Madeson added that Boyd was “executed without a trial.” But police experts said the officers on the scene had likely followed protocol.
“Use of force never looks pretty,” Maki Haberfeld, Chair of the Law and Police Science program at John Jay College of Criminal Justice, told VICE News after the video of Boyd’s death was released. “Since officers are wearing these mounted cameras, they are on their best behavior so to speak — it would be very hard to say they are not following their own protocol.”
The US Justice Department has been investigating the Albuquerque police department for more than a year, after several allegations of civil rights violations and abuse of force, which New Mexico residents say have gotten progressively worse. The FBI also opened an investigation into Boyd’s death.
“We would always hear stories about it, but it didn’t come down to shooting unarmed people, that’s definitely the thing that set off the crowd,” Darling told VICE News, referring to the state's reputation for police brutality. “The APD obviously needs to change.”
The “hacktivist” group Anonymous also accused the police of brutality in a video in which it condemned the attack on Boyd as the work of “militarized thugs.” The group called on local residents to occupy the Albuquerque police department and threatened a citywide cyber attack on municipal websites.
“We drastically need to address the growing police state that has occupied our country,” a computerized voice in the video says. “APD, you now have the full attention of Anonymous.”
“We do not forgive, we do not forget,” the video statement concluded.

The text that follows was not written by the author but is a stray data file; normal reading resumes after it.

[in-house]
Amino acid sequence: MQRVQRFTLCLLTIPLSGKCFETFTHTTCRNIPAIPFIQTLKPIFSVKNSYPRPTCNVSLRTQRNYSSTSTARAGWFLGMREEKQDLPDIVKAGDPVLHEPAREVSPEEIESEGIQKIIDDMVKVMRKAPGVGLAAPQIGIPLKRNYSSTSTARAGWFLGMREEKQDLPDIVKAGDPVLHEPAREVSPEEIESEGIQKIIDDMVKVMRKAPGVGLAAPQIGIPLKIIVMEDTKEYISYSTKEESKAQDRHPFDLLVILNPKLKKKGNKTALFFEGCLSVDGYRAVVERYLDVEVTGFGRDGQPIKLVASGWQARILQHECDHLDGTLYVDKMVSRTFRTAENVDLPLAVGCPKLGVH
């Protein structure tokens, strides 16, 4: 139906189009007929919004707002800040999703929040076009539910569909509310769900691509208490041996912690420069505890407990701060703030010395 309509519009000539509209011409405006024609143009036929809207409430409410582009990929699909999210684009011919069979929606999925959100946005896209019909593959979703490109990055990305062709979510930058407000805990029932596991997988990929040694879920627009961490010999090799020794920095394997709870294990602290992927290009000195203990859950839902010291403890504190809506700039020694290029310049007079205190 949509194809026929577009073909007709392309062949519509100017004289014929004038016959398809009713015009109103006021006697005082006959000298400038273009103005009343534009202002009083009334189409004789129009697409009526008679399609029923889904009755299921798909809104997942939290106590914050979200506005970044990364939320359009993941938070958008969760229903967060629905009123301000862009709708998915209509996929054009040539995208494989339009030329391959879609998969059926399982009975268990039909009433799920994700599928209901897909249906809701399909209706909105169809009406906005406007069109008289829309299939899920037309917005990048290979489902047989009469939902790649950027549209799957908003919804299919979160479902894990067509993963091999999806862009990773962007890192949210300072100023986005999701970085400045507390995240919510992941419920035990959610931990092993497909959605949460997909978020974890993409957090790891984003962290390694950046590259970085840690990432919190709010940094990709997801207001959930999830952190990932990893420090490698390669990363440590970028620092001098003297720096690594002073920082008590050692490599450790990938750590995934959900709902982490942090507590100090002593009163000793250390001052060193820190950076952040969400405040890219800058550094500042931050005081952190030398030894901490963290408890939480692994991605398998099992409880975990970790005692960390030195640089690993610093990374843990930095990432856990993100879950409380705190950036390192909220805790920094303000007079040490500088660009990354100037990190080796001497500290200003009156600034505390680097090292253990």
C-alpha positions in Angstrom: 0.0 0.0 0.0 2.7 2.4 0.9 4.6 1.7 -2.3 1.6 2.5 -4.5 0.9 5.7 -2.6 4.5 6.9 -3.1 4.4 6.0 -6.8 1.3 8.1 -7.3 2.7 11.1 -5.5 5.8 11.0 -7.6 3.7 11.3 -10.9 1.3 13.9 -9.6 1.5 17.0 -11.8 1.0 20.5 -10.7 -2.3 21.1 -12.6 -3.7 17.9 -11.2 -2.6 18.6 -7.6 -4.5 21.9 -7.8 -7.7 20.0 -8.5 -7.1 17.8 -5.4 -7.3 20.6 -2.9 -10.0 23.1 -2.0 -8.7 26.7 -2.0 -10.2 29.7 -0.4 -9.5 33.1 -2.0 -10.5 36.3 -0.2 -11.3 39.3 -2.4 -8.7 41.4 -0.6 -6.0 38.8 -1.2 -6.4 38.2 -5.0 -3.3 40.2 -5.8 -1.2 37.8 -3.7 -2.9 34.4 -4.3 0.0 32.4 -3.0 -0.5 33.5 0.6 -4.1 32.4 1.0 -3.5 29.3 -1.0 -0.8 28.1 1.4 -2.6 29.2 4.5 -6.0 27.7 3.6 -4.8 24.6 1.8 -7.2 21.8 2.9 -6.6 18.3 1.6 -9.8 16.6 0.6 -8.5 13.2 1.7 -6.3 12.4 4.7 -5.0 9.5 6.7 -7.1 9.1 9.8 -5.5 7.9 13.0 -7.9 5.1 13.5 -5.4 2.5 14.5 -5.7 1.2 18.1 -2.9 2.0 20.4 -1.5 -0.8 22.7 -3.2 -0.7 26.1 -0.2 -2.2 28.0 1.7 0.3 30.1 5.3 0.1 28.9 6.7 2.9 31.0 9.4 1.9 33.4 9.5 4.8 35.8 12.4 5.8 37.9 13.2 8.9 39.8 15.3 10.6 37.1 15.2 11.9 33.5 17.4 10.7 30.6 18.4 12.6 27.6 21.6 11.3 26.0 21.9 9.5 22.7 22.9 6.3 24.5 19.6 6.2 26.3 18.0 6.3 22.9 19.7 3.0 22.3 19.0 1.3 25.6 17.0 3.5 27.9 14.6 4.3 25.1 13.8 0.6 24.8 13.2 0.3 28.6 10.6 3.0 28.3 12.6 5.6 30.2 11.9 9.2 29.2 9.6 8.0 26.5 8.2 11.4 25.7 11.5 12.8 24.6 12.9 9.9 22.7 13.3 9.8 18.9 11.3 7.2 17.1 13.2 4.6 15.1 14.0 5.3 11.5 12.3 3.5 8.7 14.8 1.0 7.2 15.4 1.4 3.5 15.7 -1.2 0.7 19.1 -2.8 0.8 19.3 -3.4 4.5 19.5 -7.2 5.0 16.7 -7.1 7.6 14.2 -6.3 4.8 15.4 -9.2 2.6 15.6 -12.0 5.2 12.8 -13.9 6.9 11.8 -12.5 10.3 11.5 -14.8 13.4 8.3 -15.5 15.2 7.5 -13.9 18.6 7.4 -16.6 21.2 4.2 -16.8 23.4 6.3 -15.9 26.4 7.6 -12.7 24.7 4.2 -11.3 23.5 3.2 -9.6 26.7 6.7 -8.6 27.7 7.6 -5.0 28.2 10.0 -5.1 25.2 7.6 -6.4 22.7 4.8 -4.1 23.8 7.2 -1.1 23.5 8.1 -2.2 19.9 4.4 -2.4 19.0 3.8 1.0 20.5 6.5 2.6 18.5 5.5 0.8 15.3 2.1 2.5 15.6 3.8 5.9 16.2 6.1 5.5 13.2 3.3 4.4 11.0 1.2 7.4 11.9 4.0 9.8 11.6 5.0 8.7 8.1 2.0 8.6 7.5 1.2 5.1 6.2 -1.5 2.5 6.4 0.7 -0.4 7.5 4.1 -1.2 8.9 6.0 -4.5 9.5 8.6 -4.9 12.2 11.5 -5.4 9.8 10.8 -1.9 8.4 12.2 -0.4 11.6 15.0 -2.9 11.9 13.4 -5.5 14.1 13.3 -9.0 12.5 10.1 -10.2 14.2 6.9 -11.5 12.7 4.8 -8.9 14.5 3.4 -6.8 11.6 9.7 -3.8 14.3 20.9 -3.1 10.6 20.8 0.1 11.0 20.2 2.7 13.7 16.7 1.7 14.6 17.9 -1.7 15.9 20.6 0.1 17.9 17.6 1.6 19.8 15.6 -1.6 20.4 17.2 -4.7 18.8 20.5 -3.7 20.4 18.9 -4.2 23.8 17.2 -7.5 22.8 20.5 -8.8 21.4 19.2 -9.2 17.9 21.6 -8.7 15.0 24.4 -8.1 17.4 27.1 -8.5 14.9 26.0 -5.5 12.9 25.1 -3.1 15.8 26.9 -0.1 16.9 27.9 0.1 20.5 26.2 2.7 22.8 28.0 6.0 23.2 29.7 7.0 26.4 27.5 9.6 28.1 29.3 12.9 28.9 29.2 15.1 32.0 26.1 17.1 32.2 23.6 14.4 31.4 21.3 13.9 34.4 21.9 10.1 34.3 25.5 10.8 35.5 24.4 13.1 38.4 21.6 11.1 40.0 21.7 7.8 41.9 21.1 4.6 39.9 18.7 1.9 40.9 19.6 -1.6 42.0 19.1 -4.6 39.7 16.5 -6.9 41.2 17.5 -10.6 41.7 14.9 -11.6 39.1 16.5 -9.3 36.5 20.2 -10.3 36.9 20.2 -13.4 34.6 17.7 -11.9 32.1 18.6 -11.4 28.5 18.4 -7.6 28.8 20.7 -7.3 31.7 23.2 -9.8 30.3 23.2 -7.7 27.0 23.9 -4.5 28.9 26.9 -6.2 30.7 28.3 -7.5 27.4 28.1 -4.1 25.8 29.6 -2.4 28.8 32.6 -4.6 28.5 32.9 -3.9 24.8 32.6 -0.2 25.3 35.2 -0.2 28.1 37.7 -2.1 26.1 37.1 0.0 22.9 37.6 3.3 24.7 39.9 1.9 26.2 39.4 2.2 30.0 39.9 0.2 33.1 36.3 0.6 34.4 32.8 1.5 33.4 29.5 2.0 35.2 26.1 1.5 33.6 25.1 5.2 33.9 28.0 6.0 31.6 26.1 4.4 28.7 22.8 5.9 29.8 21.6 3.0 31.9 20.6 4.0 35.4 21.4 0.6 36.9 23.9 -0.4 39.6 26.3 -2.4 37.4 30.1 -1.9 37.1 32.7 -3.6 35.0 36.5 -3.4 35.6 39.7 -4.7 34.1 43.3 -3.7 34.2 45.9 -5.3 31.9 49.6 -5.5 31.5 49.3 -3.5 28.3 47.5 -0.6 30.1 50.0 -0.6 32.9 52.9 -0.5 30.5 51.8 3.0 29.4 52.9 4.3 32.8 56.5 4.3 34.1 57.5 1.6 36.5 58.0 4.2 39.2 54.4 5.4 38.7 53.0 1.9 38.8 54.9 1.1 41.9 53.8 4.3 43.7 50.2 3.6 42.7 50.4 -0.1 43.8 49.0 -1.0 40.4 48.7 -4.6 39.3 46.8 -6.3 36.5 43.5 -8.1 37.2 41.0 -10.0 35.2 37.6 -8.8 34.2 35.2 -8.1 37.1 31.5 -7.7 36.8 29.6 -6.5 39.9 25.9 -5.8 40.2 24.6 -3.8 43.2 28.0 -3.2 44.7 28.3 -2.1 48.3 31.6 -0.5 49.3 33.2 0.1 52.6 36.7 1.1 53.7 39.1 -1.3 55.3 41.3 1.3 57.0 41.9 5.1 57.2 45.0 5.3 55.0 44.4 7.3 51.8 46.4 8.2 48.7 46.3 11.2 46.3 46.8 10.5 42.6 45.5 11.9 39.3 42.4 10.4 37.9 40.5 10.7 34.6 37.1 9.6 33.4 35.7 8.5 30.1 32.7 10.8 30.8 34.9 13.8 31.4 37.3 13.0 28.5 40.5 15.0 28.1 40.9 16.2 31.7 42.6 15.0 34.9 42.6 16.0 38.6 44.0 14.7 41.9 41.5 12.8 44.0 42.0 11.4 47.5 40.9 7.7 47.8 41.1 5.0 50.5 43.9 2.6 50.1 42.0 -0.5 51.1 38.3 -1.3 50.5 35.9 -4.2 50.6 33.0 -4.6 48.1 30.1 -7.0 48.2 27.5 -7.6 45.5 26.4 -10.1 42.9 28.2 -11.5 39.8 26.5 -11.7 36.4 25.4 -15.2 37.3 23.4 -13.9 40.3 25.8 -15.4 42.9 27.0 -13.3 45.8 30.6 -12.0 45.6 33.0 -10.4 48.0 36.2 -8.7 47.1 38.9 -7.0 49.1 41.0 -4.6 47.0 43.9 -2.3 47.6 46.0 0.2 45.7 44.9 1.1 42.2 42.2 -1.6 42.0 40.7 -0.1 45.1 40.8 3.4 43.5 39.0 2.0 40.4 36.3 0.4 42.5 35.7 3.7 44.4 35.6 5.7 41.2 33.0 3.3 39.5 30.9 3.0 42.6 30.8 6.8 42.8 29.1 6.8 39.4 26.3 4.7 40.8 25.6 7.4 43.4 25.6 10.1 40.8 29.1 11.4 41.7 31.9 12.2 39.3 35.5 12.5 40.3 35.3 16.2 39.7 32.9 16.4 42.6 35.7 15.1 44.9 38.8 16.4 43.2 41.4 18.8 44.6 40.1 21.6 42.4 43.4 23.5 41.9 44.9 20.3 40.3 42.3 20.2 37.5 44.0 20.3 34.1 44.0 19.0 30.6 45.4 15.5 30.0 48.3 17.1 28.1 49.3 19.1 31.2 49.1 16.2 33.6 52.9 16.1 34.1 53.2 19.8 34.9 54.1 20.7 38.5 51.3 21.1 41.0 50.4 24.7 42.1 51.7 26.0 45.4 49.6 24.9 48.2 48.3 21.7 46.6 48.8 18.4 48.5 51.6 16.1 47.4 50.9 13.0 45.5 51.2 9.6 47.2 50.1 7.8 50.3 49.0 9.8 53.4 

Anonymous threatened the Albuquerque Police Department in a video posted online.
Responding to those threats, someone at the police department — perhaps not too well-versed in the ways of cyber hackers — thought that deactivating the APD’s Facebook and Twitter accounts would do the trick.
It obviously didn’t — and police had to deal with attacks on its site as well as public derision by the Twitter page Anonymous Operations, which claims to represent Anonymous.
“We aren’t sure if Albuquerque PD understands what a ddos attack is,” Anonymous Operation tweeted, referring to the common hacker strategy of overloading a server with requests, causing it to shut down.
Sunday's protest followed another large one last Tuesday. That evening, Albuquerque police shot and killed another man, Alfred Redwine, who they said opened fire on officers responding to a call that alleged he had pointed a gun at two girls.
Police recordings, video, and photos seem to corroborate the threats as well as the presence of a gun and the claim that shots were fired, but Redwine's family insisted that he was not armed and only had a cellphone in his hand.
"Tuesday there was an even bigger and far more organized protest," Kendra Tuthill, who was at both protests, told VICE News. "While protesters thought perhaps that their point had been made, that same evening, cops killed another man, showing us that we needed to speak louder and go rogue if we wanted change."
Sunday's protest, she said, came after the earlier plea against police brutality was ignored.
"We want our cops to be heroes, and right now, we are terrified of them," Tuthill said. "We are afraid to ask for help, lest we reach for our cellphones or scratch our chins and be murdered. It is a true fear."
Follow Alice Speri on Twitter: @alicesperi